If you are buying an enterprise appliance firewall then you really should look for Common Criteria certification.  Common Criteria ( is a scheme that uses recognised third party organisations to evaluate the correctness of certain products that have been submitted by vendors.  For firewalls, the CC EAL4 level (equivalent to the older ITSEC E3 level) is the general industry benchmark.  Lists of evaluated firewalls (boundary protection devices) are available at:

The Security Targets (Targets of Evaluation) detail which components of the products were evaluated.  Most/all include the Stateful Inspection engines, but only a limited few include Application Proxies.  Most are only evaluated to run in certain configurations, running certain versions on certain hardware and OS (where applicable).  Some are evaluated to include all future updates (usually referred to as CC EAL4+).

From this list, and from personal experience, I believe the Cyberguard CC EAL4+ application layer firewalls to be the best.

talk about beating a dead horse :) Its all personal pref.  Although some people hate it i use norton internet security.  I have repaired quite a few computers that had problems with mcafee and zone alarm.  i maintain 2 small office networks that currently use norton and have been for a while.  has there ever been problems, yeah a couple, but all of the software firewalls out there are capable of having problems at one point or another.  you just have to see what works best for you.
Actually ml13 that is not true.  Yes there is a little personal pref involved as to which company.  But there are HUGE differences between each firewall.  It comes down to what sacrifices are you willing to make to have  a good firewall.  Also some companies do have more bugs than others, this is just the way things are, some companies have more resources to spend on better equipment, engineers, and developers.  Sometimes the smaller company lucks out and already has the better people.  The only way to find out which Firewall is best for you is to ask around and see what experiences people have had.  This litte discussion here is a good example to show that it is not presonal preference but a matter of matching up the facts.  
Personal preference comes into play when trying to figure out which solitare game is your faviorate, not for deciding what will keep your bank accounts and personal information safe from the outside world.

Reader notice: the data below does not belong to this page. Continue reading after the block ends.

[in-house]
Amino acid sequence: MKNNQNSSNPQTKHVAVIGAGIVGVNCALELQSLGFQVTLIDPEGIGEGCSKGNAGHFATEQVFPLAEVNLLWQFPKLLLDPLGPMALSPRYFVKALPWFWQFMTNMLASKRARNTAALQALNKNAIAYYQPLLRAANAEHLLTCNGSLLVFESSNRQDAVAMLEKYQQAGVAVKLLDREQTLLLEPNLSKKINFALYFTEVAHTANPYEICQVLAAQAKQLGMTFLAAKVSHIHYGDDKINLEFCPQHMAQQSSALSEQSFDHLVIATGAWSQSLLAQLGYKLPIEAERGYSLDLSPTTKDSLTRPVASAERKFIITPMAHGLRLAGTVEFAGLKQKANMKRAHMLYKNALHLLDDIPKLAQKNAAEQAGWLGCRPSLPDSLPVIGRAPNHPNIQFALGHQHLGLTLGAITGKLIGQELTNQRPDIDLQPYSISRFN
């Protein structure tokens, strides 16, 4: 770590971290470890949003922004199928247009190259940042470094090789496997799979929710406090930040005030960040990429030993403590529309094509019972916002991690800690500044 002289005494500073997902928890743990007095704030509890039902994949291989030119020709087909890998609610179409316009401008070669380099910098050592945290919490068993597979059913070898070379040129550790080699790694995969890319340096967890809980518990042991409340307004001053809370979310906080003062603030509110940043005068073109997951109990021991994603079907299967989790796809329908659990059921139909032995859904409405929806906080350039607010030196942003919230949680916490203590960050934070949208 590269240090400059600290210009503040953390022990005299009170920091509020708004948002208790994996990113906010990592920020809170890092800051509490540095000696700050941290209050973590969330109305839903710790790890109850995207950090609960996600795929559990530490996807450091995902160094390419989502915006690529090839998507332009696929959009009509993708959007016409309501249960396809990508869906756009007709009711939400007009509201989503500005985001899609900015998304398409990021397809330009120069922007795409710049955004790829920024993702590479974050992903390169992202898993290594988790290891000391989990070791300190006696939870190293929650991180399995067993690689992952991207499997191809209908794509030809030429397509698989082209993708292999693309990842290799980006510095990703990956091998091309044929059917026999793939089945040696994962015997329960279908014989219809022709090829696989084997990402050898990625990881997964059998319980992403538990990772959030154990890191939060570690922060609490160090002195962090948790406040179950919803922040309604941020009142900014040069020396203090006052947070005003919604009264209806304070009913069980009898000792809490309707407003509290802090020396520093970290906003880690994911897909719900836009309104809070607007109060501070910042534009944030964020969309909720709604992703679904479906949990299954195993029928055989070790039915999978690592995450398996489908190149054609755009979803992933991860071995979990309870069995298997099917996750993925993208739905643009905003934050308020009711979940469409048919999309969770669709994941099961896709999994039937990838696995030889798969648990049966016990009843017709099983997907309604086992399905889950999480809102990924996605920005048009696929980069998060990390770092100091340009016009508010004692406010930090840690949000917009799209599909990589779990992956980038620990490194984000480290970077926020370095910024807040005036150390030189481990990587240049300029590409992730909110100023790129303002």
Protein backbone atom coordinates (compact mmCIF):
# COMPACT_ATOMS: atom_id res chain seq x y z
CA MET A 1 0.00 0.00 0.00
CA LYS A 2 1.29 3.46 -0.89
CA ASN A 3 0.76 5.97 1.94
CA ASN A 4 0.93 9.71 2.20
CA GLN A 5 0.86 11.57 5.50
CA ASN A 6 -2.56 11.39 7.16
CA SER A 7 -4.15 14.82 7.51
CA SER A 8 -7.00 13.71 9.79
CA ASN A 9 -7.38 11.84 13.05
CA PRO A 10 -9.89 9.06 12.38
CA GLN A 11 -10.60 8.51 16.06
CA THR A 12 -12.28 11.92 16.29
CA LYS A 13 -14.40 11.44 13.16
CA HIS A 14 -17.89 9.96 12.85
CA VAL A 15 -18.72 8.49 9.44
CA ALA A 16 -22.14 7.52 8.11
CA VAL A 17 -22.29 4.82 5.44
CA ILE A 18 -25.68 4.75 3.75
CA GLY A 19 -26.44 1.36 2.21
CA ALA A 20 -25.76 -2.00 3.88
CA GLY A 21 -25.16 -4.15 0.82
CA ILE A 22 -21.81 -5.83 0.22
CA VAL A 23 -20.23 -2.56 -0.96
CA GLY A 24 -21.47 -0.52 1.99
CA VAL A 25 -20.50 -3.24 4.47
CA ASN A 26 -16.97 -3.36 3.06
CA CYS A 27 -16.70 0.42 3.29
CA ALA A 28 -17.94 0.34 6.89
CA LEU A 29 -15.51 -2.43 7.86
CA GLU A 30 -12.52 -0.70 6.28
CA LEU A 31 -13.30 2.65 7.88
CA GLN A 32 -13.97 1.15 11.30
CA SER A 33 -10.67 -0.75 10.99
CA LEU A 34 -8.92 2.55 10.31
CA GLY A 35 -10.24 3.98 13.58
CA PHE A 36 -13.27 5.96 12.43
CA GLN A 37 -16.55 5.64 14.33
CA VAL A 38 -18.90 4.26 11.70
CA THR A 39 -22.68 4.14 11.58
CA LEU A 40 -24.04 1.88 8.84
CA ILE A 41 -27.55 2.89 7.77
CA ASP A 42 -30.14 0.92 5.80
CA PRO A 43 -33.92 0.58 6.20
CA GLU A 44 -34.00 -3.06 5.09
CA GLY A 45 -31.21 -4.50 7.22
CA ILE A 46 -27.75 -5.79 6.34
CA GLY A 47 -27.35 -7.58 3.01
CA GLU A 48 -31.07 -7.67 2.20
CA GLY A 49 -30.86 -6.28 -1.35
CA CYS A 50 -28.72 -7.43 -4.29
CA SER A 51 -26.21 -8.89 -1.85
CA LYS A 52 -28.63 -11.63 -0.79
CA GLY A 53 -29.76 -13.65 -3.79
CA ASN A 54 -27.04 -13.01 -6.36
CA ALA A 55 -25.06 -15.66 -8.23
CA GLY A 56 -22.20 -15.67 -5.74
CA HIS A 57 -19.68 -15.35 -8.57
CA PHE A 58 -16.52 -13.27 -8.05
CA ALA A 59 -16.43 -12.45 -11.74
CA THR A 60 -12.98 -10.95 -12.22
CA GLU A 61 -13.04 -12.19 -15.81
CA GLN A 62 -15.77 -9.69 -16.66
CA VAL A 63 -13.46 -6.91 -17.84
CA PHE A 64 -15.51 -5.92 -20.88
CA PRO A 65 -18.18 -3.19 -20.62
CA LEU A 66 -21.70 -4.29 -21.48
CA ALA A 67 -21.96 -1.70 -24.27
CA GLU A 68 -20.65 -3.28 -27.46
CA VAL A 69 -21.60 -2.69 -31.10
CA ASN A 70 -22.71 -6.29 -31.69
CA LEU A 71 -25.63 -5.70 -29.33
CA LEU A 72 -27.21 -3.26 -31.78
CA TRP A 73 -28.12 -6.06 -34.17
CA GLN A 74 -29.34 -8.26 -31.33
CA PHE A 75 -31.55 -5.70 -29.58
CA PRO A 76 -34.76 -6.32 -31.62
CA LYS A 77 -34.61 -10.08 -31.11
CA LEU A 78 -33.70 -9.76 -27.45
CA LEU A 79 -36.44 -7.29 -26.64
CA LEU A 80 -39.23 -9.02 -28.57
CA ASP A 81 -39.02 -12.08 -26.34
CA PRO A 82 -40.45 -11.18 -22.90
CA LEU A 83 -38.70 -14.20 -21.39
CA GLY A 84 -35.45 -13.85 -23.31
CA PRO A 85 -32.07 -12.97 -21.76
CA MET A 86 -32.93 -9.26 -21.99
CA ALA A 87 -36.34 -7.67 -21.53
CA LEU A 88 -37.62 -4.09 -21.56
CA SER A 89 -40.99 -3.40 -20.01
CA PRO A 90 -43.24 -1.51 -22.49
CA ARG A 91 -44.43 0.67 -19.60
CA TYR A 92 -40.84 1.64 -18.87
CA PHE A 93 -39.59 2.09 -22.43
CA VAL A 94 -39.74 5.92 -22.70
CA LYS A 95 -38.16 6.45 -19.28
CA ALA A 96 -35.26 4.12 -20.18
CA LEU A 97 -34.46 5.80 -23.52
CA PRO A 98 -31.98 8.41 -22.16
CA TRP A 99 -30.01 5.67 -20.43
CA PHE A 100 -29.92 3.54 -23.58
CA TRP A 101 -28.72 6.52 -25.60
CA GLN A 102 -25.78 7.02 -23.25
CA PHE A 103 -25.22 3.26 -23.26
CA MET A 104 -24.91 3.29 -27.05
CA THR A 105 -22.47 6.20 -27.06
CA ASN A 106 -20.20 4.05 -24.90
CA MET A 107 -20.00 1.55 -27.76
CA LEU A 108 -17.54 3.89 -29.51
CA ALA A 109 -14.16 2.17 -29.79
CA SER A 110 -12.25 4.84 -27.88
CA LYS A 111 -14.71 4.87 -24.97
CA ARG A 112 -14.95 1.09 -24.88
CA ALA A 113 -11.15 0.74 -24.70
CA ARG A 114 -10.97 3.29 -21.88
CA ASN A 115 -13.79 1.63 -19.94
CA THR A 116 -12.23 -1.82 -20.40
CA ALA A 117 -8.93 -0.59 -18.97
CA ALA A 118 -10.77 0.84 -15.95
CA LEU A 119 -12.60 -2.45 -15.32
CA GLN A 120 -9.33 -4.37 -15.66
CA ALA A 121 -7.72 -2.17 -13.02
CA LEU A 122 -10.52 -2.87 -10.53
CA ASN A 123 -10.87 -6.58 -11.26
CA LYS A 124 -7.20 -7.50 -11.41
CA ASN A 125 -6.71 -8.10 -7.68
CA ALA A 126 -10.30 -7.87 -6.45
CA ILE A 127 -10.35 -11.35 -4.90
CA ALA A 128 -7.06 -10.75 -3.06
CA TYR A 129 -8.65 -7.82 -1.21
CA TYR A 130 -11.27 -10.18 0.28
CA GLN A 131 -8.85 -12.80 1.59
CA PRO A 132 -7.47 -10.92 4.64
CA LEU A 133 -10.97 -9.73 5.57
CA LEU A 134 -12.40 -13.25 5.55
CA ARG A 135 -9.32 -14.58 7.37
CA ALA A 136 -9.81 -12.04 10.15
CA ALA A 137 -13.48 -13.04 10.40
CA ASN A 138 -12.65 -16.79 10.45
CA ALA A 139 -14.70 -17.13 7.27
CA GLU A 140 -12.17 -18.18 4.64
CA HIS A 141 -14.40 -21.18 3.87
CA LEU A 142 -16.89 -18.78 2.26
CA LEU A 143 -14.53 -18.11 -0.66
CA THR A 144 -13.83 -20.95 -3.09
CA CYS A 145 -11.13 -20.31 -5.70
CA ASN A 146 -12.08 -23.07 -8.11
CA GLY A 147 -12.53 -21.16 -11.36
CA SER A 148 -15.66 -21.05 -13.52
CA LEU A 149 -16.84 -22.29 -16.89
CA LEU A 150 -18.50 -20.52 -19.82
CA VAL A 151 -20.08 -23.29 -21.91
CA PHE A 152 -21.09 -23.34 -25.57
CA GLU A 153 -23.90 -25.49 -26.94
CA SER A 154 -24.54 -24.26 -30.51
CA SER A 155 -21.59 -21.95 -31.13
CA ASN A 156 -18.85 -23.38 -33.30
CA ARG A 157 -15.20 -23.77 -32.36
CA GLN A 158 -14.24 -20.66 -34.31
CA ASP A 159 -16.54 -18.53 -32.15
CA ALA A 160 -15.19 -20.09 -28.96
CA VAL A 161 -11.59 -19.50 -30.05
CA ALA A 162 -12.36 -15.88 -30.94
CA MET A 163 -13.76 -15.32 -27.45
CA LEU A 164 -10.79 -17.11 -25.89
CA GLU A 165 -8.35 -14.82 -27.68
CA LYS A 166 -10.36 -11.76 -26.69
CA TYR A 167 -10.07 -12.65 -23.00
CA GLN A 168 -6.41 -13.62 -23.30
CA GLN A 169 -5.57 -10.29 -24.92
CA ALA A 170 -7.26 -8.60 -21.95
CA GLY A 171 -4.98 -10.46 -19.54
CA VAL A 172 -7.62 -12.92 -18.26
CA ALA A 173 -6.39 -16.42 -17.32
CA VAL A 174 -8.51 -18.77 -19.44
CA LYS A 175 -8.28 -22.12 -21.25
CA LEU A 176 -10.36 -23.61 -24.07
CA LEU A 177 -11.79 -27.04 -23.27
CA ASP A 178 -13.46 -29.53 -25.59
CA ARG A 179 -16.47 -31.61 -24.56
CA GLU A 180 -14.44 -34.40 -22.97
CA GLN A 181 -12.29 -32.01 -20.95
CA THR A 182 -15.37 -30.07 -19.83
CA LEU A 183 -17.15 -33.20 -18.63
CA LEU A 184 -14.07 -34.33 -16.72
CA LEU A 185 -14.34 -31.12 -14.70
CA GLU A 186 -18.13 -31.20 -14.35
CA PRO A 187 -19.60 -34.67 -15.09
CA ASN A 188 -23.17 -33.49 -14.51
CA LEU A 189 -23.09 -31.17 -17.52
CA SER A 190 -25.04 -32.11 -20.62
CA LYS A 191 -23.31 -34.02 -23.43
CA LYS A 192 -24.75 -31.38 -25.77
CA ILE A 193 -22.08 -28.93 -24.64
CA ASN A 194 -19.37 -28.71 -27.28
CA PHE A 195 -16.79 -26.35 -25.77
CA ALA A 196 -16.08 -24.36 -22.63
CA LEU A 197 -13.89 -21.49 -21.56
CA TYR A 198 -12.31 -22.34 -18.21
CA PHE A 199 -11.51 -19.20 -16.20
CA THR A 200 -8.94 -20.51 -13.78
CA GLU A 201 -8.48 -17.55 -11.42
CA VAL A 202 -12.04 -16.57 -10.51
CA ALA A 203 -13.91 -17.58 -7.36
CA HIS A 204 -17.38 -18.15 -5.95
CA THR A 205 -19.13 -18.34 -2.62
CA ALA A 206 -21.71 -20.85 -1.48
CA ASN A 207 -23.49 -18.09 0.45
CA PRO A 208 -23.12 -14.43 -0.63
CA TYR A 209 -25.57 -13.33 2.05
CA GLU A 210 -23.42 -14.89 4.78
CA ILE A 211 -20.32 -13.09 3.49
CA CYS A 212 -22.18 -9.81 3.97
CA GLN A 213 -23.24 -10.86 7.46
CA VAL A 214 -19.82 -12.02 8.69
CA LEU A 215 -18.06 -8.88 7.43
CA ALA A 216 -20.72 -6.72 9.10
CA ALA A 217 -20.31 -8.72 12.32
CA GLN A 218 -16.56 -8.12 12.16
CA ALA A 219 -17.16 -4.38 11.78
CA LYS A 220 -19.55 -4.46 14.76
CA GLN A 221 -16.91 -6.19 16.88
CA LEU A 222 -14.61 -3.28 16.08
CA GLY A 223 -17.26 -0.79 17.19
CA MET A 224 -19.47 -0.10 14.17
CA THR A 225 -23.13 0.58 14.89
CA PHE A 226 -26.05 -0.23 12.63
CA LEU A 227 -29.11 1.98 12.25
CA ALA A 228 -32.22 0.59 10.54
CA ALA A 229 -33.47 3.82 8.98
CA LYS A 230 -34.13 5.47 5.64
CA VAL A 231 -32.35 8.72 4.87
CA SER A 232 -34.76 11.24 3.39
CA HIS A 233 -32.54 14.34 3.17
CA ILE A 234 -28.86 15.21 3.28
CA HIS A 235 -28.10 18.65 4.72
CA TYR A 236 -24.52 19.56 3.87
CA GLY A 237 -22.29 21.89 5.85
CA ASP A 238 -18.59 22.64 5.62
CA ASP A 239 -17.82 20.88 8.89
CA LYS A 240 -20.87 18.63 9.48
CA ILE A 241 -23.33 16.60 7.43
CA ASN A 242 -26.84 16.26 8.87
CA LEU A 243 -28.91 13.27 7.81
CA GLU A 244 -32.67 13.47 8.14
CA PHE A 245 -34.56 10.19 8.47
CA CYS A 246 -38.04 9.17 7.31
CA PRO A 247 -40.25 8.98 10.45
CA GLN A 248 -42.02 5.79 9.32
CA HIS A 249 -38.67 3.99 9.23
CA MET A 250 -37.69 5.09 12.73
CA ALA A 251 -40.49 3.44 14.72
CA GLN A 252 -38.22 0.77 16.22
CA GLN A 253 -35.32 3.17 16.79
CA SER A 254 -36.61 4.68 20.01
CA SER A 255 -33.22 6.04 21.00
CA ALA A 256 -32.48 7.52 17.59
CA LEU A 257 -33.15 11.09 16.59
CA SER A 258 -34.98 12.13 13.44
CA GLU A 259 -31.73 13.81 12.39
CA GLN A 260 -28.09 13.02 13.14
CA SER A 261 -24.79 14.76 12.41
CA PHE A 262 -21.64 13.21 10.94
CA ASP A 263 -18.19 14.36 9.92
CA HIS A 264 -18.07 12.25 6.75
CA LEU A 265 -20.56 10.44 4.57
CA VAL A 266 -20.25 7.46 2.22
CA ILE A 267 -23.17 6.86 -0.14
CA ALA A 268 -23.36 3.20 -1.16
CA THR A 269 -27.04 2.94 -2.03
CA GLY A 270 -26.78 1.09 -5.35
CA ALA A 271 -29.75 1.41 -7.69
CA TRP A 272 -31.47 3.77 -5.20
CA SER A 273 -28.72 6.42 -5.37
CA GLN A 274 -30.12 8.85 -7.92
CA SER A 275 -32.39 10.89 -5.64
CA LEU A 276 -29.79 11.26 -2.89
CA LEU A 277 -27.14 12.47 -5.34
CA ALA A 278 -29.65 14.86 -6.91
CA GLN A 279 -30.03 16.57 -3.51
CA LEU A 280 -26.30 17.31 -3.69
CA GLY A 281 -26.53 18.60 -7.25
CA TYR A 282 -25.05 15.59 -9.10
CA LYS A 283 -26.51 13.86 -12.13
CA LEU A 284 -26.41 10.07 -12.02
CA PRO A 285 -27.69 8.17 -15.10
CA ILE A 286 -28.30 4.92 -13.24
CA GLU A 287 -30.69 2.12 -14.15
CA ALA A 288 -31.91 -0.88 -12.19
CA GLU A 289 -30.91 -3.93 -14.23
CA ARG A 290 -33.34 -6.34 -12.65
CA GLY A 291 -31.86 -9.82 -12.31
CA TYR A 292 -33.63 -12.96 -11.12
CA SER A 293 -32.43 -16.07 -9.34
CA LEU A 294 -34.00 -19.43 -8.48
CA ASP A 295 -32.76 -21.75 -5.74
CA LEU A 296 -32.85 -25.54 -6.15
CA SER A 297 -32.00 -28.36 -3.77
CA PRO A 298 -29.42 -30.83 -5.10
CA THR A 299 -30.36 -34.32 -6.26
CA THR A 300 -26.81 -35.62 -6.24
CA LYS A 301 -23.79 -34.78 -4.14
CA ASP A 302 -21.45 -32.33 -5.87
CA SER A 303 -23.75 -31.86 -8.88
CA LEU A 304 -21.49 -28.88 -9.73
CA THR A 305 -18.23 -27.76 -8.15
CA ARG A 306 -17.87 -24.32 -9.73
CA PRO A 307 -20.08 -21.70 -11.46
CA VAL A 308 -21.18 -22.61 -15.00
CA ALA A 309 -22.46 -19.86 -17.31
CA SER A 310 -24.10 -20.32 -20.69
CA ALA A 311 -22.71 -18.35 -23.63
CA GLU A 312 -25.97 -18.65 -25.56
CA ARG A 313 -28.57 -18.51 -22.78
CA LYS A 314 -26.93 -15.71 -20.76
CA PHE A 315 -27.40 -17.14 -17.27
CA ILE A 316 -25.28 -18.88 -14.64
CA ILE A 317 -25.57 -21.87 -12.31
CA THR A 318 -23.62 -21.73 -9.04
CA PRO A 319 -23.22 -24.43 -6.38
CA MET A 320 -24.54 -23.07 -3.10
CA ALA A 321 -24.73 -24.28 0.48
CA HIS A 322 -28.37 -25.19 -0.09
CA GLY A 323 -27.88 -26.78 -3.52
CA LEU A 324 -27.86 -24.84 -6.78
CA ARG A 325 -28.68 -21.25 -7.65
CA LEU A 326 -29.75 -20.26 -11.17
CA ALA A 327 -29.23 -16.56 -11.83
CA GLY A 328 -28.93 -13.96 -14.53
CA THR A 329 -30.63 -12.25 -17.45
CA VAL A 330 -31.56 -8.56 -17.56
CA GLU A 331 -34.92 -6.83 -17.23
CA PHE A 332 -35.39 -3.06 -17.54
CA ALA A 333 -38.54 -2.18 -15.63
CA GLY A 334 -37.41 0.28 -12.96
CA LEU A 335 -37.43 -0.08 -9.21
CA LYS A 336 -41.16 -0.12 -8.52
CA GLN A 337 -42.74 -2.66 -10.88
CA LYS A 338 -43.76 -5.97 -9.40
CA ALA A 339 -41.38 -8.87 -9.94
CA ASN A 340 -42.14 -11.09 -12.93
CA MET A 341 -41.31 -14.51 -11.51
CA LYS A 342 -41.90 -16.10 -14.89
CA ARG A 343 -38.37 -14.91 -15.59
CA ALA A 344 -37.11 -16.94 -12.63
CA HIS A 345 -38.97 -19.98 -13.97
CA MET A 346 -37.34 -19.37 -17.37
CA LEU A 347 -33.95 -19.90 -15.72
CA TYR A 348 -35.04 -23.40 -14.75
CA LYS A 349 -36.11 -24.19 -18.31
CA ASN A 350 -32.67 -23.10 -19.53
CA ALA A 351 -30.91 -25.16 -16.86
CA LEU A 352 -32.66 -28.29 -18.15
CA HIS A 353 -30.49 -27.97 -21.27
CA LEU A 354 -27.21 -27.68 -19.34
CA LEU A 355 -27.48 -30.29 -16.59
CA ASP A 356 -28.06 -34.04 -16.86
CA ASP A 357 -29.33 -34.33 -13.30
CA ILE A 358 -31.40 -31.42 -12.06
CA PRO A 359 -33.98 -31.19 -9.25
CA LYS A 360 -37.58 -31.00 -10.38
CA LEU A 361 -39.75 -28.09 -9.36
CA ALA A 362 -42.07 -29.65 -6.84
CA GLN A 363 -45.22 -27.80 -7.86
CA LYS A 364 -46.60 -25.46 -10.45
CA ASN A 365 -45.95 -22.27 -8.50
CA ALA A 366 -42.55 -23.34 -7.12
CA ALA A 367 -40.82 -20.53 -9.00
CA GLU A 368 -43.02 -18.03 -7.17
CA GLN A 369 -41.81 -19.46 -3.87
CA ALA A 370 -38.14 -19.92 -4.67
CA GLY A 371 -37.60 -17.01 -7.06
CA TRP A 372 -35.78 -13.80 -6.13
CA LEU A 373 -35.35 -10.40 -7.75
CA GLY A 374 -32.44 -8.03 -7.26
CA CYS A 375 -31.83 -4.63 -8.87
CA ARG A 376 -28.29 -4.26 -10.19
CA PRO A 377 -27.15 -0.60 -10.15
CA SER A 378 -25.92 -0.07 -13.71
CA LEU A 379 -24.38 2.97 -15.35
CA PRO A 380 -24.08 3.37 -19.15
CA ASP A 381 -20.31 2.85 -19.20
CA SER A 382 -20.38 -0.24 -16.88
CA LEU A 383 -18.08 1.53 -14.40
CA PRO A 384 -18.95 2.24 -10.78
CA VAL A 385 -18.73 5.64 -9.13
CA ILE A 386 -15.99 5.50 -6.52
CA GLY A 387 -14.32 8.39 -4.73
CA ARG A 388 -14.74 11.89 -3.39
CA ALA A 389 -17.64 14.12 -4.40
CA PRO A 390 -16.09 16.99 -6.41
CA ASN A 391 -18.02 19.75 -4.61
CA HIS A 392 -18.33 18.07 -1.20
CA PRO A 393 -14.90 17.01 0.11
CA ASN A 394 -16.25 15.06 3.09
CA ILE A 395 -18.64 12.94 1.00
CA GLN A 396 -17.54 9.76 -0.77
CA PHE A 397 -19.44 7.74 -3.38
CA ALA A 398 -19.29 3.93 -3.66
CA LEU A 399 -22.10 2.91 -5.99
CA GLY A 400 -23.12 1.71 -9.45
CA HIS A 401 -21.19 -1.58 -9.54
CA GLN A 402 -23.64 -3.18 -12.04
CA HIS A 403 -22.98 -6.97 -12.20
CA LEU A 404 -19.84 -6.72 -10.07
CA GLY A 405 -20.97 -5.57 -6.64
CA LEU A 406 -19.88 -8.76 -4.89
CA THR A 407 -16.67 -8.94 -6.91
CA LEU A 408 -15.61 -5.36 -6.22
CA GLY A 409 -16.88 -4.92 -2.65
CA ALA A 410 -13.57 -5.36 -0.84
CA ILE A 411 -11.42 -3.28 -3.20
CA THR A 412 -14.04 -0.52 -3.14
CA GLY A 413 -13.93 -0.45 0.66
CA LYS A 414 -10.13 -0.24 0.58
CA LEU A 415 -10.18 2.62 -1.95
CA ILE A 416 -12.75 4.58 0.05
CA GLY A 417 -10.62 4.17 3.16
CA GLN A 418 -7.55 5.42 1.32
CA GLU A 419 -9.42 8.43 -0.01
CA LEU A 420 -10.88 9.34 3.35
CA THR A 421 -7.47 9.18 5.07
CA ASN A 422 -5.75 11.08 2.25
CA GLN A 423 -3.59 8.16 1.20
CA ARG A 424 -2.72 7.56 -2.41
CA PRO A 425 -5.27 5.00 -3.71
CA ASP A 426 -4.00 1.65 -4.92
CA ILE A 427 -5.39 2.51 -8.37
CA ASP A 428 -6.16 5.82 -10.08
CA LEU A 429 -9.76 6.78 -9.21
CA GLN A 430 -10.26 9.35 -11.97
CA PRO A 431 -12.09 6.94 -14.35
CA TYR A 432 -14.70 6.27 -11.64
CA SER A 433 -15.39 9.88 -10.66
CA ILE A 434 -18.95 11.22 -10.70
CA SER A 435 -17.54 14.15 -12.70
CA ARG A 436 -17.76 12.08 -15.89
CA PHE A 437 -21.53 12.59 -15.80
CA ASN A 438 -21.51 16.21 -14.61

Not trying to spend too much time on this topic, but the term personal pref could be be used to describe my opinion of which firewall solution fits my company's needs the best over another.  This isn't too say if i used another one i would have tons of problems.  the fact of the matter is that I do not have tons of problems.  And someone mentioned a few posts up that he has had problems with norton and did not have any with zone alarm.  I have had reverse situations, no problems with norton and problems with zone alarm.  Therefore I am going to naturally decide that I do not like the one that i had the most problems with.  Yes they are both different, but both were used in similar environments and one worked for me better then the other.  This could be because of a number of variables and ,your right, luck does sometimes play a role.  But we ARE talking small business use of the software or even home use.  It IS important to keep your personal information safe from the outside world, but if the data was of a more critical nature, a hardware firewall would be the solution, regardless of how well a software firewall worked.  i fail to make the connection between a company having better resources & engineers and whether or not it is personal preference as to which software firewall worked best. If a company has the resources and budget in the first place they will most likely opt for a hardware firewall, but if your trying to say a company has more resources, then their software firewall option is going to be more effective, I just don't see it.  Even the most average schmo can handle installing a software firewall and not have problems.  He can also pick up an issue of pc world, read the reviews, compare the features, and decide which is the best fit for him.  Which features he prioritizes and which sacrifices he is willing to make is his personal preference though.  So you are right. I have a personal preference as to which solitare game i like the best. But i also have a personal preference when deciding which software firewall is the best for myself and my company.